The time for holiday shopping and family get-together preparations is about to reach its summit. People are rushing to and from their vehicles with hardly a second glance at their surroundings. One distracted moment is all a criminal needs to get into your vehicle to steal your belongings, or worse, make you the victim of an assault or robbery. Situational awareness is key: be mindful of your surroundings, gravitate toward lit areas in parking lots, scan the area for any possible threat, and have a plan in mind for retreat or cover. But what happens when a law-abiding gun owner finds themselves in the sights of a criminal?
During the holiday season, many holiday shoppers are caught unaware by theft or robbery. It is critical that you, as a law-abiding gun owner, understand what legal response is allowable and justified for each of these criminal actions before you find yourself in the middle of one of these terrifying incidents.
Understanding Justified Use of Force
Especially if you carry a handgun, knowing the law on the justified use of force and deadly force to prevent a crime will help you develop a plan before an incident takes place. Theft and robbery are all too common around the holidays. We don’t want you to become a victim, so let’s address each of these.
Let’s imagine that you’re walking out of a store after shopping for presents. It’s late, but the parking lot is still pretty full of last-minute holiday shoppers. You push your cart across the lot while practicing situational awareness. The cart is just loaded with bags of presents you’ve bought for your family and friends. Upon reaching your car, you let go of the cart and begin searching for your keys. Just then, a person appears out of nowhere, grabs a few of the bags from the cart, and starts running away. This is known as “theft.”
A person commits theft when he or she knowingly obtains, retains, or exercises control over anything of value of another without authorization, or by threat or deception, with the intent to deprive the other person permanently of the use or benefit of the thing of value. C.R.S. 18-4-401.
Generally, theft alone with no other aggravating factors does not justify the use of deadly force.
Let’s change our earlier scenario. This time, the parking lot is pretty empty, save for a cluster of cars where you’re parked. As you reach your car and begin searching for your keys, a masked man appears from behind the car. He tells you quietly that you can either let him walk away with the shopping cart, or he’ll kill you. This is defined by the law as “robbery.” Robbery occurs when a perpetrator knowingly takes anything of value from the person or presence of another by the use of force, threats, or intimidation. C.R.S. 18-4-301.
Aggravated robbery occurs if during the act of robbery, or immediate flight therefrom, the perpetrator possesses any article used or fashioned in a manner to lead any person who is present reasonably to believe it to be a deadly weapon or represents verbally or otherwise that he/she is then and there so armed. C.R.S. 18-4-302(d). Robbery, as opposed to theft, may create a risk of serious bodily injury or death. Aggravated robbery certainly does.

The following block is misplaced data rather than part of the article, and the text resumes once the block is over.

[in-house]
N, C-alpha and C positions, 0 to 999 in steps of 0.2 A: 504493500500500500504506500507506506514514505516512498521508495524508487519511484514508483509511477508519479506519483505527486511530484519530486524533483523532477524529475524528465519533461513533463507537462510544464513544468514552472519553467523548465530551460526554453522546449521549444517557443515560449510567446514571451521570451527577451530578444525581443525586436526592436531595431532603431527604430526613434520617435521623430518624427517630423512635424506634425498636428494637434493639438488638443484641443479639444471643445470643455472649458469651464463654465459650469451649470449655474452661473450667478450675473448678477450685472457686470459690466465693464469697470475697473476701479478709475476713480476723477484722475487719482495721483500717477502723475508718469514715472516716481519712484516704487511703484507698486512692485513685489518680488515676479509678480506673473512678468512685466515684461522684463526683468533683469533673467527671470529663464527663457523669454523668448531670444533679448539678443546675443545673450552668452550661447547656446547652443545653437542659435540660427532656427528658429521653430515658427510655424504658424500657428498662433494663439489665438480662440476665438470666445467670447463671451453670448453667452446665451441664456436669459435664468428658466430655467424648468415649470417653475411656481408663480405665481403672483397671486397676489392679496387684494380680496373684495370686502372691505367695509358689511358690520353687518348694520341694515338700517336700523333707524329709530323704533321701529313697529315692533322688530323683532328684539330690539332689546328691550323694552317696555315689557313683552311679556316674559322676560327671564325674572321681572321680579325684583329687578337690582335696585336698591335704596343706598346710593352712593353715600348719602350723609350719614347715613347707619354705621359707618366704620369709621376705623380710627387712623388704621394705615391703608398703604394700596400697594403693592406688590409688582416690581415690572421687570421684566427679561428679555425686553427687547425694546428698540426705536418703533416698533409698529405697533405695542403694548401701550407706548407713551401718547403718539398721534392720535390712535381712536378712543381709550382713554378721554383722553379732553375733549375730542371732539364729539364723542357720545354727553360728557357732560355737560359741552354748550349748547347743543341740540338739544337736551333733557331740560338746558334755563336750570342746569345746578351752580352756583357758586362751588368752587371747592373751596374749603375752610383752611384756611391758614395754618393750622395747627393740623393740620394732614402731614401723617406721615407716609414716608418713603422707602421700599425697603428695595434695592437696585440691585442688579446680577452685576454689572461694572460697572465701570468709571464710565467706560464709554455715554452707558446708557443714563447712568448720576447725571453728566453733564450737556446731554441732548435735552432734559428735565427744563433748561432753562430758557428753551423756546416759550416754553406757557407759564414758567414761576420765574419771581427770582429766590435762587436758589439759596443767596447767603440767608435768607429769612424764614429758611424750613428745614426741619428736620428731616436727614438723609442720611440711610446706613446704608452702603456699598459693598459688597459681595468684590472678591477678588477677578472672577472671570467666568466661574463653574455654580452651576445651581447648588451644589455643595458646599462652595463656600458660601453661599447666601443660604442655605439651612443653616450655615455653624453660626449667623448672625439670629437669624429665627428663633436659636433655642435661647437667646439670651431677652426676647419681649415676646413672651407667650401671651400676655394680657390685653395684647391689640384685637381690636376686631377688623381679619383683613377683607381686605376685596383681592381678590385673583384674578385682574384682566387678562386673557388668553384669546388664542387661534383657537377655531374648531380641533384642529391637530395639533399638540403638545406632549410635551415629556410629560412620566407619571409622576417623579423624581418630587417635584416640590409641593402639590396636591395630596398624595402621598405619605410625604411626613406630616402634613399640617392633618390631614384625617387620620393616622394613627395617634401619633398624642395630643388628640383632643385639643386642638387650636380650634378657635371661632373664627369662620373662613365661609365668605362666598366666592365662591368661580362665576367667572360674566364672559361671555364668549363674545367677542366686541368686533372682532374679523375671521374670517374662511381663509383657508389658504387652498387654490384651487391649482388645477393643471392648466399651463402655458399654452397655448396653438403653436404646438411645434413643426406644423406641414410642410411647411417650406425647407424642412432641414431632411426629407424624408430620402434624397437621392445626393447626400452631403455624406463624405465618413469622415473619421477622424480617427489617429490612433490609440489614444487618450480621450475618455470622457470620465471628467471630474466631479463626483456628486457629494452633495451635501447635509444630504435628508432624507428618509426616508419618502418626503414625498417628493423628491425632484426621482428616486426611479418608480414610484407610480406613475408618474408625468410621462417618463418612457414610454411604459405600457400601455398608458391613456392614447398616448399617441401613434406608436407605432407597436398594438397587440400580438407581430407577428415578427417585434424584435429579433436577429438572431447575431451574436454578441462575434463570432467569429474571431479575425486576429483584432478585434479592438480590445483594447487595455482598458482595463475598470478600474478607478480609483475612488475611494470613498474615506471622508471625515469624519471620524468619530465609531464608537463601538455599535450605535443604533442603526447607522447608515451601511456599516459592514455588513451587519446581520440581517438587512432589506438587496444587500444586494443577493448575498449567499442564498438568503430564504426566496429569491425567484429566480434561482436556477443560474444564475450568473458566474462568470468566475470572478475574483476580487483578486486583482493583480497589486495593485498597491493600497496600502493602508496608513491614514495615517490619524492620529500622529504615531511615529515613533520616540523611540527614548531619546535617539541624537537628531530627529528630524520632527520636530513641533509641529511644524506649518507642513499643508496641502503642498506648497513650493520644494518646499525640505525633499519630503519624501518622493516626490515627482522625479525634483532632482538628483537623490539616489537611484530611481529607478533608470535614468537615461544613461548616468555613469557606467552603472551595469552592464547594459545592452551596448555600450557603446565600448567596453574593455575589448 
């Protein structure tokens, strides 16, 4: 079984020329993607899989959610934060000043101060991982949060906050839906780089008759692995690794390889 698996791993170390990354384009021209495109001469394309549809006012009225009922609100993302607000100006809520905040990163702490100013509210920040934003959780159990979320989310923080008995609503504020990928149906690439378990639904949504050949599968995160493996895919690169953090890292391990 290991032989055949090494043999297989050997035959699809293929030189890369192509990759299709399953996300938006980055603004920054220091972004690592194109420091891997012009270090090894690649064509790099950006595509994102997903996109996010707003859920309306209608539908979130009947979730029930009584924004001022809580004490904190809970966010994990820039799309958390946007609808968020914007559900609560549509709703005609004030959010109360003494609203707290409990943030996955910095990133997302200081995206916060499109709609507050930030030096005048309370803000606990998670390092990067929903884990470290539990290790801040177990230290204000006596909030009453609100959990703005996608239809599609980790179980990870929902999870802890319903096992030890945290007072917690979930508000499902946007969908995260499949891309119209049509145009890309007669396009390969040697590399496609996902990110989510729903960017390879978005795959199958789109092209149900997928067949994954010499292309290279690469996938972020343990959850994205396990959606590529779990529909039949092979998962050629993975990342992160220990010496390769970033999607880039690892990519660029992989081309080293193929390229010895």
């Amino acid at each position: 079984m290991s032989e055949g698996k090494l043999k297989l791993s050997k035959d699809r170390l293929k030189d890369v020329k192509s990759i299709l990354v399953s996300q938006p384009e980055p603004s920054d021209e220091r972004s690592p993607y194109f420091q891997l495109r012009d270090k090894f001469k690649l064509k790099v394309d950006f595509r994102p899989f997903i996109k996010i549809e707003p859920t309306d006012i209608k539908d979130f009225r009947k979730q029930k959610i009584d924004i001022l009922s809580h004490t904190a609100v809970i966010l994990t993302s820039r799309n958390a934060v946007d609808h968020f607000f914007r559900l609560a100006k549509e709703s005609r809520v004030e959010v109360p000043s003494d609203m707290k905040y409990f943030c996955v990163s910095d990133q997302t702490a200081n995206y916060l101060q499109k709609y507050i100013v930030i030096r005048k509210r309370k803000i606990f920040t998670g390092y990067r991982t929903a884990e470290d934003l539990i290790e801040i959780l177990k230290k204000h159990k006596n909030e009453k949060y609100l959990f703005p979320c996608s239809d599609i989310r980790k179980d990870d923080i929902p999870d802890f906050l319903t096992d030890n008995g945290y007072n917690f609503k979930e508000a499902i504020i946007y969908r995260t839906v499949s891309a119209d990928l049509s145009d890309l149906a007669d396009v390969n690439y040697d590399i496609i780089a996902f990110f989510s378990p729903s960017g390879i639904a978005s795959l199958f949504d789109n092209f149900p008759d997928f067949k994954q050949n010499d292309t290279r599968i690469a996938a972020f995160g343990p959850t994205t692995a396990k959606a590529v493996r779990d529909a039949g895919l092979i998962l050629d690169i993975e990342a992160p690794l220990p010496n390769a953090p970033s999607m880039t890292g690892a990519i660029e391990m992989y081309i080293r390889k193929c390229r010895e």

Understanding that risk, Colorado law provides that deadly force is justified if:
- The person reasonably believes a lesser degree of force is inadequate; and
- The other person is committing or reasonably appears about to commit robbery or aggravated robbery. C.R.S. 18-1-704(2)(c).
If, however, a lesser degree of force would be adequate to defend against the threat, a person is only justified to use a degree of force which he/she reasonably believes to be necessary for that purpose. C.R.S. 18-1-704(1).
In Colorado, a person is typically not permitted to use deadly force to prevent the theft of personal property, but may use reasonable and appropriate physical force upon the thief when and to the extent that he/she reasonably believes it necessary to prevent the theft.
Colorado, like many other states, emphasizes the reasonableness of the actor’s belief as it relates to the imminency and degree of the threat. As such, deadly force should only be used as a last resort to prevent imminent death or serious bodily injury to yourself or others.
Armed with situational awareness and an understanding of the self-defense laws in Colorado, you can protect yourself from the criminal element and keep yourself on the right side of the law this holiday season.
For any further questions regarding self-defense over the holiday season, call U.S. LawShield and ask to speak to your Independent Program Attorney.
The preceding should not be construed as legal advice nor the creation of an attorney-client relationship. This is not an endorsement or solicitation for any service. Your situation may be different, so please contact your attorney regarding your specific circumstances. Because the laws, judges, juries, and prosecutors vary from location to location, similar or even identical facts and circumstances to those described in this presentation may result in significantly different legal outcomes. This presentation is by no means a guarantee or promise of any particular legal outcome, positive, negative, or otherwise.